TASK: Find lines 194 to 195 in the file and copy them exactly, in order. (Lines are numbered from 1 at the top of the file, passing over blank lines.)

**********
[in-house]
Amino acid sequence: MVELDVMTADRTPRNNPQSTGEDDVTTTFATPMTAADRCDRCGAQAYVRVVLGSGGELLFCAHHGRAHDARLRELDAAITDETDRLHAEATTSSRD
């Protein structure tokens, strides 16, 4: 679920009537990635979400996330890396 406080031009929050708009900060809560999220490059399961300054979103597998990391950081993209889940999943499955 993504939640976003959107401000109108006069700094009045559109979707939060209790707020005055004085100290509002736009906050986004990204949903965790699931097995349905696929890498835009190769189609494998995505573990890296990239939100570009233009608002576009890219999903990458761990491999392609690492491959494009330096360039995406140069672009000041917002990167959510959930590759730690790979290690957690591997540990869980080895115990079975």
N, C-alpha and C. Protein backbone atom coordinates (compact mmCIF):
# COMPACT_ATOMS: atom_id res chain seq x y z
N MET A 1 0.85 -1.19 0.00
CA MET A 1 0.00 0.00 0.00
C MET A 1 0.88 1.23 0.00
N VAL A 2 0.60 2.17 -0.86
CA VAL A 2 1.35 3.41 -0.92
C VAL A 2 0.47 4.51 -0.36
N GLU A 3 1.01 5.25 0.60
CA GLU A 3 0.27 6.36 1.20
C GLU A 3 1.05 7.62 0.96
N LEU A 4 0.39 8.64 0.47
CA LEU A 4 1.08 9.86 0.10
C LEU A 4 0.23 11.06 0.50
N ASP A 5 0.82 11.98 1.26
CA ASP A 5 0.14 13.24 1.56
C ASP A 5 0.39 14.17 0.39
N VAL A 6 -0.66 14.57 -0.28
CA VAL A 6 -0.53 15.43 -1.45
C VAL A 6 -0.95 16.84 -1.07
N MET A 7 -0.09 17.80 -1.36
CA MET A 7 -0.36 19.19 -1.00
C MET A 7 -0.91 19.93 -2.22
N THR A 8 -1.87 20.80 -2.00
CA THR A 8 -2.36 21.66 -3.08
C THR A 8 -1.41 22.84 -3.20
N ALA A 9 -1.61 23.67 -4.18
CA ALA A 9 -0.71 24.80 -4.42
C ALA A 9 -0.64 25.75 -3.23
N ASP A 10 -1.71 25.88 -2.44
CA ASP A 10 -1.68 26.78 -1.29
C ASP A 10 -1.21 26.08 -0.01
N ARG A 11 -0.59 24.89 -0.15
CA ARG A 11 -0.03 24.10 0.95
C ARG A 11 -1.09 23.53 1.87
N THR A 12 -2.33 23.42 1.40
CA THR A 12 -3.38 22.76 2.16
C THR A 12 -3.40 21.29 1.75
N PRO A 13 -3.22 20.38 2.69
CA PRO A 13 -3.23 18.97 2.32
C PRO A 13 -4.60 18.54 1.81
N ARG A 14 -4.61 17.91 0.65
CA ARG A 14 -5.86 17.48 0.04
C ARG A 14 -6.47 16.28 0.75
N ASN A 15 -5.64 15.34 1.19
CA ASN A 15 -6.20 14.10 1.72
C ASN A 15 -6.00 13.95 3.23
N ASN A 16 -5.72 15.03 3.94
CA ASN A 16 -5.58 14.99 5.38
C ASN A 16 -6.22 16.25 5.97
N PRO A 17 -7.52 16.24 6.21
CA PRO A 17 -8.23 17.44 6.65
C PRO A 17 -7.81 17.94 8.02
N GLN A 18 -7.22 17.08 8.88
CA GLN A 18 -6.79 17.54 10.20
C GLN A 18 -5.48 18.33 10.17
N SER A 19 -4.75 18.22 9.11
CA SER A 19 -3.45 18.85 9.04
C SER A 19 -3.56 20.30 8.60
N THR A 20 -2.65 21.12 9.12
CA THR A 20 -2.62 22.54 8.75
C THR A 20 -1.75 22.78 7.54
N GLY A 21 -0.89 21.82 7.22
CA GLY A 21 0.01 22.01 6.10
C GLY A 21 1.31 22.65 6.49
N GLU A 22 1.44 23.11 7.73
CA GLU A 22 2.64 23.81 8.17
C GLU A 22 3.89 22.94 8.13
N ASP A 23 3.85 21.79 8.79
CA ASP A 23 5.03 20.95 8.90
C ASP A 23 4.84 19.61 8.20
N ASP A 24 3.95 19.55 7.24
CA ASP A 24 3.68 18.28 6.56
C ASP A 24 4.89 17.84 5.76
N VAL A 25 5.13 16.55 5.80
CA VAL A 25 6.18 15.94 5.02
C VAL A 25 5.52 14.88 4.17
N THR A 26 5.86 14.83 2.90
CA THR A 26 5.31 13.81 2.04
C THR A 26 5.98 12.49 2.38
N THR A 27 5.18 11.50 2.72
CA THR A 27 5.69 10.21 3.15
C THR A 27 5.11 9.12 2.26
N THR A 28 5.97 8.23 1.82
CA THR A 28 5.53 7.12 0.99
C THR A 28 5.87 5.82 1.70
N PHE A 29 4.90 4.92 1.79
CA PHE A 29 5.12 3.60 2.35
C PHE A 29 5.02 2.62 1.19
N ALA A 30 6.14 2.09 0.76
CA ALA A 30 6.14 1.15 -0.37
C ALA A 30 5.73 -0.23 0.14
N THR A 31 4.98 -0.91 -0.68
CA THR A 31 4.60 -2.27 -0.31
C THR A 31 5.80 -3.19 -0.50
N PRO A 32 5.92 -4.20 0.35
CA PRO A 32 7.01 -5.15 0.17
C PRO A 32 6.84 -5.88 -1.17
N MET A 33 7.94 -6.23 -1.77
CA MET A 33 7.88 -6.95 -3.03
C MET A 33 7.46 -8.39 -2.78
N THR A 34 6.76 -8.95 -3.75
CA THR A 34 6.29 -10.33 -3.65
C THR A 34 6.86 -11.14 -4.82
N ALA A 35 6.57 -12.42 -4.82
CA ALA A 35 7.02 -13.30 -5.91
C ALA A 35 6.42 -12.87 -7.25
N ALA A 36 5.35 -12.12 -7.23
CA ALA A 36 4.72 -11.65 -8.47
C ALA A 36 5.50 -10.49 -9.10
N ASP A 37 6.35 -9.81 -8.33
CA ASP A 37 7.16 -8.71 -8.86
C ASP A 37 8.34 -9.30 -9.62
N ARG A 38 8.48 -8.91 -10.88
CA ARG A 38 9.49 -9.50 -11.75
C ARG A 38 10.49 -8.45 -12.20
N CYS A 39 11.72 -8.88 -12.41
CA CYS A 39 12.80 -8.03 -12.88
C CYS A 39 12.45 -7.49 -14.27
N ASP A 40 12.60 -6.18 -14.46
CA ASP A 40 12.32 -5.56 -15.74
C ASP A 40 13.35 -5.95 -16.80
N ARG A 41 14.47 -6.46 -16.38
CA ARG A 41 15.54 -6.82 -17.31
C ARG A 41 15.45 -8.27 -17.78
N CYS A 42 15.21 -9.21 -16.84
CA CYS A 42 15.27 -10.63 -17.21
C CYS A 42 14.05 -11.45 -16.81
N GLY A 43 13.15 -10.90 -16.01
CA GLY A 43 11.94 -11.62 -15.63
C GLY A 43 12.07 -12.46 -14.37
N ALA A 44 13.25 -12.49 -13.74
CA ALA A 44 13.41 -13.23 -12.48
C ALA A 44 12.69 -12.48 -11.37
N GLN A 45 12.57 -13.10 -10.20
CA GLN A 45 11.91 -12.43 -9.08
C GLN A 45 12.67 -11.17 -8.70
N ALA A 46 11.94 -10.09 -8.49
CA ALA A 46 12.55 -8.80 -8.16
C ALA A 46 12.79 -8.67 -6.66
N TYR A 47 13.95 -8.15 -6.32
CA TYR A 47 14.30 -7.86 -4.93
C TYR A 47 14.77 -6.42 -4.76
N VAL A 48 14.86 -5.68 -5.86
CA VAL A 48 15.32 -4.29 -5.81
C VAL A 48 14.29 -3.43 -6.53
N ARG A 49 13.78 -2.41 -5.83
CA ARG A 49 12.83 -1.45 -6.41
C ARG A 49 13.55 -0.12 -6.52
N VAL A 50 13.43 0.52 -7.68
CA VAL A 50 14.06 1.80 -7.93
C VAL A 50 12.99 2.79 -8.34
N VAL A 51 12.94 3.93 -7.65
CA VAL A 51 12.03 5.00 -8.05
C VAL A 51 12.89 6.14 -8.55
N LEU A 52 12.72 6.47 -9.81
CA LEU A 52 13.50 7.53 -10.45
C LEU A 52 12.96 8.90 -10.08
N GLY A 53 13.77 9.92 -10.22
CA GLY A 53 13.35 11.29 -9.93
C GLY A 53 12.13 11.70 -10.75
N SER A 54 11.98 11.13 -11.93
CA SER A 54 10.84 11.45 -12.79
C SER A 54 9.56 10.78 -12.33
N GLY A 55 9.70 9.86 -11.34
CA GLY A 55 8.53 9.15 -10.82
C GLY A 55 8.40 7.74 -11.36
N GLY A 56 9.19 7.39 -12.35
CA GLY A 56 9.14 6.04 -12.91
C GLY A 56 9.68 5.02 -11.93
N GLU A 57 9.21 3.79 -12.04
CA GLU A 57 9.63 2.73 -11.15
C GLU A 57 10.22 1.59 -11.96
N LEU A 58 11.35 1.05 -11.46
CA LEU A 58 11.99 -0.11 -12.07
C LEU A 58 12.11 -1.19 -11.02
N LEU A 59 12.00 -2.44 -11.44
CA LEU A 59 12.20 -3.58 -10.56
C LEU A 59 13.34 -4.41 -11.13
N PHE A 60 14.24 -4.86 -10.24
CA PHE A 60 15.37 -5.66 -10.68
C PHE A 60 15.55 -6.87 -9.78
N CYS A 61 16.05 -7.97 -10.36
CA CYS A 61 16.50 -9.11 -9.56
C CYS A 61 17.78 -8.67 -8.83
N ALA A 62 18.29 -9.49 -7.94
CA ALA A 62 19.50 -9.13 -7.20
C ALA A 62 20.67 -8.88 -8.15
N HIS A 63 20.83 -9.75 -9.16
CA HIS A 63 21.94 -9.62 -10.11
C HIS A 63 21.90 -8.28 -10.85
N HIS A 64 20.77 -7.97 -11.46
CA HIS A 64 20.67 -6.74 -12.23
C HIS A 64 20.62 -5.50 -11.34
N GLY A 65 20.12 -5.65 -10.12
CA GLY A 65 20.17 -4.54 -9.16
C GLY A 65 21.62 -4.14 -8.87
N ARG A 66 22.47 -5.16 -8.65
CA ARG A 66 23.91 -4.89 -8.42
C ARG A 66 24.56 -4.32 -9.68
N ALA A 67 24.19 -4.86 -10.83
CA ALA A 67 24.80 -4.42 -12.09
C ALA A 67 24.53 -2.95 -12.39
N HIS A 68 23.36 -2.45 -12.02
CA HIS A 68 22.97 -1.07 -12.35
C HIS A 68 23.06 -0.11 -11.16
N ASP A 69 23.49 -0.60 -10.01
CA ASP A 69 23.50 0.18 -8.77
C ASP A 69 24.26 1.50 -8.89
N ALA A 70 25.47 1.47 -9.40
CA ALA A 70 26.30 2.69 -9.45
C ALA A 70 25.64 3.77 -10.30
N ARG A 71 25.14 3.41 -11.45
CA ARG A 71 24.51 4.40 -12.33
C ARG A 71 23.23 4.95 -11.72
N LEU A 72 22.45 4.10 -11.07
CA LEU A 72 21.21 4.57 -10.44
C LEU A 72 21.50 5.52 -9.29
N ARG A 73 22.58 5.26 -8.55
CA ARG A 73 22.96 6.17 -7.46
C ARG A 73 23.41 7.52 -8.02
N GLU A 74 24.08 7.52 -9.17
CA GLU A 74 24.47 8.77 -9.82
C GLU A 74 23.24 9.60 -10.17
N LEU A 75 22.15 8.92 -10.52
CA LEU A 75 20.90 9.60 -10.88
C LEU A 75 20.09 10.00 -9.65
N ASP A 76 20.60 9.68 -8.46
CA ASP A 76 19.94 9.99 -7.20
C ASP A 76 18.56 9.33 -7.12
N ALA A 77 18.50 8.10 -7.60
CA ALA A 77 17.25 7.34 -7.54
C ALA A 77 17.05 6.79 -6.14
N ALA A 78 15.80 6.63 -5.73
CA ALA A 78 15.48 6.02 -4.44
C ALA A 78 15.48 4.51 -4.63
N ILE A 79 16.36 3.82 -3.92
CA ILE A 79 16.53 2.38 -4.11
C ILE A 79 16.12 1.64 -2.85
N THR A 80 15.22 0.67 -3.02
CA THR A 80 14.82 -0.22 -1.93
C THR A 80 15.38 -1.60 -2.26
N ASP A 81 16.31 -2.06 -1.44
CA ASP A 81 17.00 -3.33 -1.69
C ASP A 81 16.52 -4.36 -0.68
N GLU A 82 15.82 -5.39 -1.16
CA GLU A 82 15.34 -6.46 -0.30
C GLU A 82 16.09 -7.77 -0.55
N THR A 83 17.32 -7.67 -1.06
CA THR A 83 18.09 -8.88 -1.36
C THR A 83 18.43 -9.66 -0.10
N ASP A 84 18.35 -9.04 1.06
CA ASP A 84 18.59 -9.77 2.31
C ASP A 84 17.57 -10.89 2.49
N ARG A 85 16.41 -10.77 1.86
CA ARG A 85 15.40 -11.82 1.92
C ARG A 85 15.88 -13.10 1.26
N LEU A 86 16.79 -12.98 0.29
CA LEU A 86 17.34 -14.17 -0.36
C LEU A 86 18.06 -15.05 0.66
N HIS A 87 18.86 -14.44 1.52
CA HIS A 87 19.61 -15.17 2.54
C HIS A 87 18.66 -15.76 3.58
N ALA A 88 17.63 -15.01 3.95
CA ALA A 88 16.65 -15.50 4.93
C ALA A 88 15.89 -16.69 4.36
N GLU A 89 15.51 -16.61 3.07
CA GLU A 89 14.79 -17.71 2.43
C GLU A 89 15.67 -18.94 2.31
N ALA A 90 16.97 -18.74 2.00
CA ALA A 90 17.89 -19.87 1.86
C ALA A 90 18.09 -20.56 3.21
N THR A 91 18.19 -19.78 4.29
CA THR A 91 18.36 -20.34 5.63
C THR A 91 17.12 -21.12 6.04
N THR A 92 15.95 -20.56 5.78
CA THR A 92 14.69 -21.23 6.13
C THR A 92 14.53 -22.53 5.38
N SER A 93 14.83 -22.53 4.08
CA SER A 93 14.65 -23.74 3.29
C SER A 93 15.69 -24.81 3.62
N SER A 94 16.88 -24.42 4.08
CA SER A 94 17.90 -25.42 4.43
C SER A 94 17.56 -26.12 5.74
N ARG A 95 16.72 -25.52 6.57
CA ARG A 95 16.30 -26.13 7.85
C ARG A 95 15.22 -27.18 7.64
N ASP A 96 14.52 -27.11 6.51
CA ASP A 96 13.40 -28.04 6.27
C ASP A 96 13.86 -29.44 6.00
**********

C HIS A 63 21.90 -8.28 -10.85
N HIS A 64 20.77 -7.97 -11.46